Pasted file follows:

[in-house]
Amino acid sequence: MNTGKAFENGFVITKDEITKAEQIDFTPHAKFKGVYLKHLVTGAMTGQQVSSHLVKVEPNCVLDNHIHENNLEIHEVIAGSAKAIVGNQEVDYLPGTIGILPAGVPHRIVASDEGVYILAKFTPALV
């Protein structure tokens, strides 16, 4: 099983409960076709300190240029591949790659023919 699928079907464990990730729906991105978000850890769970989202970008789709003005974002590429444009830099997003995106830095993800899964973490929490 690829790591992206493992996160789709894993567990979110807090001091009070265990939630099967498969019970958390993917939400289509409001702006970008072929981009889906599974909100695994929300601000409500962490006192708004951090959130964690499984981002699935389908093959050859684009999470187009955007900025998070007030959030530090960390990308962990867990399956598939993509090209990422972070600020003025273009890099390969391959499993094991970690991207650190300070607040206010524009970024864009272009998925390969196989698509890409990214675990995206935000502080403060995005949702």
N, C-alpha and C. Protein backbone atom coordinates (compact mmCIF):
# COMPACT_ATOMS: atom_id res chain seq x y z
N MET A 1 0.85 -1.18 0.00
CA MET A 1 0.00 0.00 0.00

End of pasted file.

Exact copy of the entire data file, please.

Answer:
[in-house]
Amino acid sequence: MNTGKAFENGFVITKDEITKAEQIDFTPHAKFKGVYLKHLVTGAMTGQQVSSHLVKVEPNCVLDNHIHENNLEIHEVIAGSAKAIVGNQEVDYLPGTIGILPAGVPHRIVASDEGVYILAKFTPALV
């Protein structure tokens, strides 16, 4: 099983409960076709300190240029591949790659023919 699928079907464990990730729906991105978000850890769970989202970008789709003005974002590429444009830099997003995106830095993800899964973490929490 690829790591992206493992996160789709894993567990979110807090001091009070265990939630099967498969019970958390993917939400289509409001702006970008072929981009889906599974909100695994929300601000409500962490006192708004951090959130964690499984981002699935389908093959050859684009999470187009955007900025998070007030959030530090960390990308962990867990399956598939993509090209990422972070600020003025273009890099390969391959499993094991970690991207650190300070607040206010524009970024864009272009998925390969196989698509890409990214675990995206935000502080403060995005949702």
N, C-alpha and C. Protein backbone atom coordinates (compact mmCIF):
# COMPACT_ATOMS: atom_id res chain seq x y z
N MET A 1 0.85 -1.18 0.00
CA MET A 1 0.00 0.00 0.00